-Fernandez and Roloson are 1/tied for 3 in sv%, and last season, Roloson tied for the league lead while Fernandez was just out of the top ten. Given how many teams need goalies, and how thin Minnesota is up front, it's amazing to me that they haven't dealt one of these guys for a mediocre back-up and a good winger or d-man. I also find it weird Minny is almost never mentioned in trade talks for goalies.

-Washington is atrocious, but Ollie the Goalie is still doing remarkably solid. It's worth pointing out, though, that his .901 this year is only seven points worse than last season, where he finished 30th among goalies with at least 25 games.

-If the Oil count Morrison (our best SV% guy) we're also tied for third. Wouldn't be fair, though.

Anyway, I guess my question is, why the discrepancy this year? Rule changes? I don't know, that might affect GAA, but SV%? And besides, we're talking relative ranks here. Bad conditioning leading to bad starts? We've certainly seen that players who played the full AHL season last year have been impressive early on (Spezza, Stoll, Richards, Auld), and most veteran goalies didn't go to Europe or anything substantial, but have been slowly improving. Did the year off artificially age people? For example, Brodeur is actually an extra year older and slower, and maybe people like Lundqvist and Auld would have had impressive rookie years last year. I'm leaning towards some combination of the last two, but what do all of you think? HUH?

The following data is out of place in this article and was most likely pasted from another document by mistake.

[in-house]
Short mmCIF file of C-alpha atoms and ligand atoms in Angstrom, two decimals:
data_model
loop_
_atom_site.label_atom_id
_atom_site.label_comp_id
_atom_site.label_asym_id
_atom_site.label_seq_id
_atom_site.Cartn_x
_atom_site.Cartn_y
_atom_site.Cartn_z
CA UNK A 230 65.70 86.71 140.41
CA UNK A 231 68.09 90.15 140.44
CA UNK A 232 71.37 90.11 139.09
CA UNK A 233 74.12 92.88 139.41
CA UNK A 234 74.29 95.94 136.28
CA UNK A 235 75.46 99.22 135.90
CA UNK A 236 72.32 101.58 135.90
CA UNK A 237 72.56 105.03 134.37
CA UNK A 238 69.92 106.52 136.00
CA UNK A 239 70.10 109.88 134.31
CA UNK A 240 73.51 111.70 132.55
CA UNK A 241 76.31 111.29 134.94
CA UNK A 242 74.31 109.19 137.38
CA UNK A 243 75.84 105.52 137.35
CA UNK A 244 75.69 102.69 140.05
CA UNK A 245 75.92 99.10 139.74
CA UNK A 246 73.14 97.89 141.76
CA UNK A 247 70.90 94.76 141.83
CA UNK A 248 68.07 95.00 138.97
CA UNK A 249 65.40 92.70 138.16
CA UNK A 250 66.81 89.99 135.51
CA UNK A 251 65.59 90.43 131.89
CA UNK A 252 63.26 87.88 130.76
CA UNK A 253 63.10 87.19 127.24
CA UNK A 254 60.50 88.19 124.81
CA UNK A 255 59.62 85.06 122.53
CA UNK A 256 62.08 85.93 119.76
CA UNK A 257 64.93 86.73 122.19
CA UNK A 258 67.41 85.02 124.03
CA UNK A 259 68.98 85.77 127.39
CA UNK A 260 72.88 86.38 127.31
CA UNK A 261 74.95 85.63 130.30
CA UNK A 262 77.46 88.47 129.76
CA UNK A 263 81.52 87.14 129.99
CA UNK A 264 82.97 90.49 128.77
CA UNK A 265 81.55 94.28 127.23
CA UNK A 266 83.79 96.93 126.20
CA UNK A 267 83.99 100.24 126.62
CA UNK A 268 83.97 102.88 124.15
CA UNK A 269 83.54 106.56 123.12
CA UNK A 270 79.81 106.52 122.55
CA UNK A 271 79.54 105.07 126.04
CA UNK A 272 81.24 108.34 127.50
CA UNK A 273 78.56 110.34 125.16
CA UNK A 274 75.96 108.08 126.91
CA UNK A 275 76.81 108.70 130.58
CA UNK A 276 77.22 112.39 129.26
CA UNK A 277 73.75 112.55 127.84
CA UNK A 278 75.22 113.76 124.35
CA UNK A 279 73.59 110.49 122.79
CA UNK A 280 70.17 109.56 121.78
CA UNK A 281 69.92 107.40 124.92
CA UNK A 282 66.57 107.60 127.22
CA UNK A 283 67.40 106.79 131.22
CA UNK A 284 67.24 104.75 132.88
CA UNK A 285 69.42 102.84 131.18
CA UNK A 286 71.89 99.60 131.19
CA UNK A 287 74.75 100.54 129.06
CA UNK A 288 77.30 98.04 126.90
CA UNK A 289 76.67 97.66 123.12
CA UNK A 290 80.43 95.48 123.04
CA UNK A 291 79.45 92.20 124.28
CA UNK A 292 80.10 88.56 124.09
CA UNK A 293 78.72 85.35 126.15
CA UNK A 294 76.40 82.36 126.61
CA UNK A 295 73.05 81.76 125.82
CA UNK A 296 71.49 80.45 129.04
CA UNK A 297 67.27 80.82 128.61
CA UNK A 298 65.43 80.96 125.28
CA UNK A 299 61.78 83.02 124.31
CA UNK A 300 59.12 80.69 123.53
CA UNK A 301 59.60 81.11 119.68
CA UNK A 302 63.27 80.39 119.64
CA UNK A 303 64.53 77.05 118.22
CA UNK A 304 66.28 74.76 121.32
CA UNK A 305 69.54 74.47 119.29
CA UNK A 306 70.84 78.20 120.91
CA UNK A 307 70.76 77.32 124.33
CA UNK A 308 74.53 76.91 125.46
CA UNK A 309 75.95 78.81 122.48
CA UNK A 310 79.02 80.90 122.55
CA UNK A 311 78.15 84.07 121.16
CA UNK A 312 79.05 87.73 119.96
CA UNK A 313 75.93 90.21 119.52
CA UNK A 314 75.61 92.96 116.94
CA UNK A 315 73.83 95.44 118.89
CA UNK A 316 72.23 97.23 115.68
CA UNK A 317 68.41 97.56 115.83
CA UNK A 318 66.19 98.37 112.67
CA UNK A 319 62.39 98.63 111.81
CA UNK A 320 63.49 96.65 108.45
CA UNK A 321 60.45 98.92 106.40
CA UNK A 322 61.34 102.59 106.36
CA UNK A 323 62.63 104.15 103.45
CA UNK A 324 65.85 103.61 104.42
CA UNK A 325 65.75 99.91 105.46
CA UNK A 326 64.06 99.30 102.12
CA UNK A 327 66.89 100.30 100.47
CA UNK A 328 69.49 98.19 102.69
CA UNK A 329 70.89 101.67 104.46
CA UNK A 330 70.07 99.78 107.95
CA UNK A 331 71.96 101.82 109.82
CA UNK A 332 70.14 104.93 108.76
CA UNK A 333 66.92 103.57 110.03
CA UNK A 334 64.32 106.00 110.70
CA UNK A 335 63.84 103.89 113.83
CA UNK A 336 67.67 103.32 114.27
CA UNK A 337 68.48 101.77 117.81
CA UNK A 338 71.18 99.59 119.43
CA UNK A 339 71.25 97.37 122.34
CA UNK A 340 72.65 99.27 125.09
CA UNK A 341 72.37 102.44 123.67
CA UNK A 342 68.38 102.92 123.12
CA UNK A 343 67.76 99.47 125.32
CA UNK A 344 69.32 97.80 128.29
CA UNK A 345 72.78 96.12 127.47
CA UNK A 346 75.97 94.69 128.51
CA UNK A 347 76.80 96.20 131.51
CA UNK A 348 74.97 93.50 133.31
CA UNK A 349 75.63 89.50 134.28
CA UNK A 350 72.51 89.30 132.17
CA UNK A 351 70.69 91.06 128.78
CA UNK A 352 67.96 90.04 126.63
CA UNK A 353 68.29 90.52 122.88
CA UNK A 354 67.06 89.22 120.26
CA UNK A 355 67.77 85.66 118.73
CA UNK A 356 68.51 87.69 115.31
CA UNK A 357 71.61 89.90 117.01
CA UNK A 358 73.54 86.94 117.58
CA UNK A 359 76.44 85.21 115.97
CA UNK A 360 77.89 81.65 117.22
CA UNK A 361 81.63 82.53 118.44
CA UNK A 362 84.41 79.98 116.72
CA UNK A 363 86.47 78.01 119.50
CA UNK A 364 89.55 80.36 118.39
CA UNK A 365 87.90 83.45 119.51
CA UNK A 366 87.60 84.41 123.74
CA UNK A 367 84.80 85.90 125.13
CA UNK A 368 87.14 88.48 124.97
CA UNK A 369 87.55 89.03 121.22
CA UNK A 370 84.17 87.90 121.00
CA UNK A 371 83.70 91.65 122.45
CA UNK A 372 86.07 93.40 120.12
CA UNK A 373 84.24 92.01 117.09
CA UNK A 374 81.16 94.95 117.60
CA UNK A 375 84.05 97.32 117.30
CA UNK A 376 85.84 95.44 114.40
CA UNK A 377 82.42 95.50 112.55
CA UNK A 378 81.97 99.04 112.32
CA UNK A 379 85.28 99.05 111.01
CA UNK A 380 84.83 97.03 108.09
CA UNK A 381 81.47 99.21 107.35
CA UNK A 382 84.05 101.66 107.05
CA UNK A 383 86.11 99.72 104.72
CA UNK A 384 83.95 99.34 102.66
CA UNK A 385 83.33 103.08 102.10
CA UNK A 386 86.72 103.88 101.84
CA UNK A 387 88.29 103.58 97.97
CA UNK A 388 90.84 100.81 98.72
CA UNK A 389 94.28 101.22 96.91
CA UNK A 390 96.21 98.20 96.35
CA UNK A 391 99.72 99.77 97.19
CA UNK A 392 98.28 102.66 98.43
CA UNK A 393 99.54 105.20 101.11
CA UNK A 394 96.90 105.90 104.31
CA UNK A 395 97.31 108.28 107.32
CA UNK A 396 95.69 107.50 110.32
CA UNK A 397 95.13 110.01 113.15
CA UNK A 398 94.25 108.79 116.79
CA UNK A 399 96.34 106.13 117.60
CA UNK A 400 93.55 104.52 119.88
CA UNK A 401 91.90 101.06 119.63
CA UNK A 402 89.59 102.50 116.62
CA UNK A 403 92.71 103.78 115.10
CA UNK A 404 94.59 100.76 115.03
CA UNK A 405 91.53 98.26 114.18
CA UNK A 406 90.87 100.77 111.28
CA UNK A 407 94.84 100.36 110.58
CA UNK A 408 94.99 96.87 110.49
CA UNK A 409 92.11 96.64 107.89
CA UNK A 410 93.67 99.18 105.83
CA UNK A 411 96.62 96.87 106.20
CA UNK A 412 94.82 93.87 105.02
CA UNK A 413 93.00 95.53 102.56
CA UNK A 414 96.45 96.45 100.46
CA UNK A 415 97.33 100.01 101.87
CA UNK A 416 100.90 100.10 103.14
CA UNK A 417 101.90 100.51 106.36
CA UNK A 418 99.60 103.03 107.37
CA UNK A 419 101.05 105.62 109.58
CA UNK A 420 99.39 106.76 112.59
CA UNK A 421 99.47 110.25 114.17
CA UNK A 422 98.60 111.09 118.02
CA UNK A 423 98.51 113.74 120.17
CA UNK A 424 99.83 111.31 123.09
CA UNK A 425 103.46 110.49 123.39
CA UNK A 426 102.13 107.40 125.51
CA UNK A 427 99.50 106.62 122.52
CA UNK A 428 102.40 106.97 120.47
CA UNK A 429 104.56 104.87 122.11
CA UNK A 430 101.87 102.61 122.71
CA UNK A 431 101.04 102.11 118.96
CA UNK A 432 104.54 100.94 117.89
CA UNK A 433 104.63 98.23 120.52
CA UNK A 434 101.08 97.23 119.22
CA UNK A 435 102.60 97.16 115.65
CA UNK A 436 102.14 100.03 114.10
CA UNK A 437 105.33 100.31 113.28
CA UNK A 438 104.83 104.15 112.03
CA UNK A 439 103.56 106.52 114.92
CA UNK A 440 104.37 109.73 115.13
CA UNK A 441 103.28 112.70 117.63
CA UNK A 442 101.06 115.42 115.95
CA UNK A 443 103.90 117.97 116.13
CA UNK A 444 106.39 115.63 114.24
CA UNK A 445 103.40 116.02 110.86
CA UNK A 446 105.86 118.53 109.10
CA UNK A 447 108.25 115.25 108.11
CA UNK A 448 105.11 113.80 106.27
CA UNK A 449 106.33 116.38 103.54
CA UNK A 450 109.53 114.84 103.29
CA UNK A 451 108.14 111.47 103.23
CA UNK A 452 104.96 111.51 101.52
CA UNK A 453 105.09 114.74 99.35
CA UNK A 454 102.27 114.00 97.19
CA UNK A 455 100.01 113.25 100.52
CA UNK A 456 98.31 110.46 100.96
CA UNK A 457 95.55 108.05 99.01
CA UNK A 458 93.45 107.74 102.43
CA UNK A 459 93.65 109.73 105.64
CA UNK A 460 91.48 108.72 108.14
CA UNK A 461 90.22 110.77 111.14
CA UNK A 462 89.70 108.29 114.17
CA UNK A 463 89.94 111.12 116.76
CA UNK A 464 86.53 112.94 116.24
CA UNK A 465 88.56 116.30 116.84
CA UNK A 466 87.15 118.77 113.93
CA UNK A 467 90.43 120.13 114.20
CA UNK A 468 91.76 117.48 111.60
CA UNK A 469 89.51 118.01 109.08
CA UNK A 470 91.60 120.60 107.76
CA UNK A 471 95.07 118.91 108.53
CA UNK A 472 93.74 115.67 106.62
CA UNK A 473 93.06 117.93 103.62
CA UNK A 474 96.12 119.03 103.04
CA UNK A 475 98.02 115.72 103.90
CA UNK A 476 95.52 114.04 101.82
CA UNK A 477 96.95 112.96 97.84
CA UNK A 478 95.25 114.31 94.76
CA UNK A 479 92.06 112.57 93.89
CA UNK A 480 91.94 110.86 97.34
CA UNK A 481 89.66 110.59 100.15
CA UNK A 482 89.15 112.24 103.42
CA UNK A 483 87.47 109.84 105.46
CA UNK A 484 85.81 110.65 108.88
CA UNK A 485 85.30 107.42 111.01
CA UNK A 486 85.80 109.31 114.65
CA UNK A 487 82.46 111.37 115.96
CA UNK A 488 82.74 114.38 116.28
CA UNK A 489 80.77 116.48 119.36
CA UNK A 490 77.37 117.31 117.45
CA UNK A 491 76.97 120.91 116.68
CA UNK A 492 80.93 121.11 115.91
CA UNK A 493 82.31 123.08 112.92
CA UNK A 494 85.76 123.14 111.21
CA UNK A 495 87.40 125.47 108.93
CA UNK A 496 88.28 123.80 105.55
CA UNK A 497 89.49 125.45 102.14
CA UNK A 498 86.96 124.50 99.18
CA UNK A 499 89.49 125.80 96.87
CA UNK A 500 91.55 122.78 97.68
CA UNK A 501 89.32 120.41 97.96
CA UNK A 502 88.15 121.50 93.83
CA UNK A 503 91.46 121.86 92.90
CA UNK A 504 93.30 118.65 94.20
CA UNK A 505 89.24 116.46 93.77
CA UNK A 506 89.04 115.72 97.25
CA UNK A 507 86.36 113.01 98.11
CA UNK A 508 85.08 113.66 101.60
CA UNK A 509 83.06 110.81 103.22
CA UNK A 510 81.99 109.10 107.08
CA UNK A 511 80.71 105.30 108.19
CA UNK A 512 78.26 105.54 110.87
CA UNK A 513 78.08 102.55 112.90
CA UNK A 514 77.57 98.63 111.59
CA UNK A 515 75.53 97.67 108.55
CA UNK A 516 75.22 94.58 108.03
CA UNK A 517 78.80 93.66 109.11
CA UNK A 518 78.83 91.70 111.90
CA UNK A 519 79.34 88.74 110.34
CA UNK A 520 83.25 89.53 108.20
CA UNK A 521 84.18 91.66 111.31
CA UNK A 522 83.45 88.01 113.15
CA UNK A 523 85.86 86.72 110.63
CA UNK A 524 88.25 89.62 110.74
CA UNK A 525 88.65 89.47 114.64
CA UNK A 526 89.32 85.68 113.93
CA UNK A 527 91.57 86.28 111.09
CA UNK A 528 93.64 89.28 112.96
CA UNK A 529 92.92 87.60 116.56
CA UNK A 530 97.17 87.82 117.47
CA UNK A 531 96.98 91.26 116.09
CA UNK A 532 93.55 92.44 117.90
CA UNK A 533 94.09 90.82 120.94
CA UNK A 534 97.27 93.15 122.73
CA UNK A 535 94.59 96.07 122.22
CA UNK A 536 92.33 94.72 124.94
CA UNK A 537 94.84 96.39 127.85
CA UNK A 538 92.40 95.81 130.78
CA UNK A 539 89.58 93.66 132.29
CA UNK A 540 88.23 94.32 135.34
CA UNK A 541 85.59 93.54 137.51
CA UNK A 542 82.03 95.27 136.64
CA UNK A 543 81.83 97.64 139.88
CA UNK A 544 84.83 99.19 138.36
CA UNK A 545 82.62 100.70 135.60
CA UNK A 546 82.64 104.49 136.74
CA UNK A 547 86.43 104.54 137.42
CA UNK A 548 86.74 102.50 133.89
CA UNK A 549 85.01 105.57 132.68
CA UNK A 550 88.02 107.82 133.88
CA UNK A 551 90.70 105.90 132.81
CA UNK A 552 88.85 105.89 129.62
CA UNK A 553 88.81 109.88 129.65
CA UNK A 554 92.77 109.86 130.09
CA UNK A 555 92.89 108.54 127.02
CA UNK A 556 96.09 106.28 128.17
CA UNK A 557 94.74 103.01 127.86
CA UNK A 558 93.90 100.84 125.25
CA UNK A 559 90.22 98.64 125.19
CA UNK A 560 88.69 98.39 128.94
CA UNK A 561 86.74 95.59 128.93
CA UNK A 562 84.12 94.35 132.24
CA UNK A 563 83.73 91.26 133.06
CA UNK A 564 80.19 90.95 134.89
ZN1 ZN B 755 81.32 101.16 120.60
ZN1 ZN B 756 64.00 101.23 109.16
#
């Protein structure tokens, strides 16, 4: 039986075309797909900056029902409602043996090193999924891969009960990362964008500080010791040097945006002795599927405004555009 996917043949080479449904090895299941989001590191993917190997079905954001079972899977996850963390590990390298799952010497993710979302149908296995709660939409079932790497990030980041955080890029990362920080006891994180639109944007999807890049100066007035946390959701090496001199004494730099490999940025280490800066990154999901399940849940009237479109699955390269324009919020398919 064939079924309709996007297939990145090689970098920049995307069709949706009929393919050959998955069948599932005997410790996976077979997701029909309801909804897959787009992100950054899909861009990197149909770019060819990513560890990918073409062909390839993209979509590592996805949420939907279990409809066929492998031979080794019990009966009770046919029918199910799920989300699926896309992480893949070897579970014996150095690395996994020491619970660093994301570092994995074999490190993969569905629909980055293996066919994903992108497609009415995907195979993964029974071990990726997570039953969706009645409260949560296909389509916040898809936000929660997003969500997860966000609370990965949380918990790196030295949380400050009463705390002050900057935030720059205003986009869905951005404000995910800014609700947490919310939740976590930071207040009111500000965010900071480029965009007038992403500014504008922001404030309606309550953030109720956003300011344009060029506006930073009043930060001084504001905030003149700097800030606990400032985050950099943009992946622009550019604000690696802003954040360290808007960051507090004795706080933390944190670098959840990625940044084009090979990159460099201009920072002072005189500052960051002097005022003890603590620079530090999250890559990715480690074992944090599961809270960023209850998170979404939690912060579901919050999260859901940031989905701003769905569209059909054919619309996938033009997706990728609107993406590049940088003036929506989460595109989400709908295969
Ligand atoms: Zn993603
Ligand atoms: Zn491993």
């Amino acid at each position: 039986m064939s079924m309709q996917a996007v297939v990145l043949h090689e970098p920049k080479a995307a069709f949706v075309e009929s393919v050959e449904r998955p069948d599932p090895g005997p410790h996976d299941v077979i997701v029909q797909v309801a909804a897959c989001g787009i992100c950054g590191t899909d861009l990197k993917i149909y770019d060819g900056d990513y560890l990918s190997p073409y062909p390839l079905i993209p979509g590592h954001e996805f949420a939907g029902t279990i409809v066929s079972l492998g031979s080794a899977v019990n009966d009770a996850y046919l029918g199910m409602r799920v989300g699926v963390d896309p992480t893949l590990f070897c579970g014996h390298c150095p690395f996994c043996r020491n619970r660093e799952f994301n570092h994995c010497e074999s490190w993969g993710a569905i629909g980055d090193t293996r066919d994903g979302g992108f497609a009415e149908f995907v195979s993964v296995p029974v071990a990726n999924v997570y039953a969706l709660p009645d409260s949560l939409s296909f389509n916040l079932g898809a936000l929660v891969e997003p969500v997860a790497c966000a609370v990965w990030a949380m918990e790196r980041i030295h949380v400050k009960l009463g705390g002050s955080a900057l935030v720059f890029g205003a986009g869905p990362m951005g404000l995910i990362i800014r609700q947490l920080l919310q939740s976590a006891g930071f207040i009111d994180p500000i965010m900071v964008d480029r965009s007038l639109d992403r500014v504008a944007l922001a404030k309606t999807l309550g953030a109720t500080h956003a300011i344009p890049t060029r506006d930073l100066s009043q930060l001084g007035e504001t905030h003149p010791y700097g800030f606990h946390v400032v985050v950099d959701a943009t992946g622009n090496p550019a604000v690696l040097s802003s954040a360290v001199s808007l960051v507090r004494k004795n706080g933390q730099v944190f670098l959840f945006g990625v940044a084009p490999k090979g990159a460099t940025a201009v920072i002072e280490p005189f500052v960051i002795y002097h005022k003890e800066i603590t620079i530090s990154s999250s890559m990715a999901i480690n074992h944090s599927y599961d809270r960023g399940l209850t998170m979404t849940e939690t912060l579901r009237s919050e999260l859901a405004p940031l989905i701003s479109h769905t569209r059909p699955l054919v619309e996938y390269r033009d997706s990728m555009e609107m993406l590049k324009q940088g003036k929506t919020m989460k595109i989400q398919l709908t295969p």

Steve said...

I don't think you can discount the rule changes entirely. First of all, there's the changes to goaltender equipment, which should affect save percentage (which I agree is the most relevant stat). While you might expect that this would decrease save percentages uniformly across the board, it would probably affect some goalies more than others (for example, if Roy was still around, it seems reasonable to believe that that would hurt him). Also, the offensive rule changes are leading to better quality scoring chances, which reduces save percentage. Again, depending on goalies' styles, this could explain why some of them are newly flailing.

I don't know enough about the individual goalies' styles to verify whether or not I'm making any sense, and I think your explanations - especially the bit about conditioning - also make sense, but I think rule changes must be playing some part.

Colby Cosh said...

I agree with that 100%. Don't forget that the rule changes have created a lot more power plays, too, which are times when goalies face a completely different species of shot. If you have a strong disposition to cover up on close rebounds (thus killing the clock for the opposing team) and a weakness on point shots, the extra PPs might very well pull down your SV% more. Plus we are seeing a lot more breakaways, and some guys who are otherwise strong just suck at those.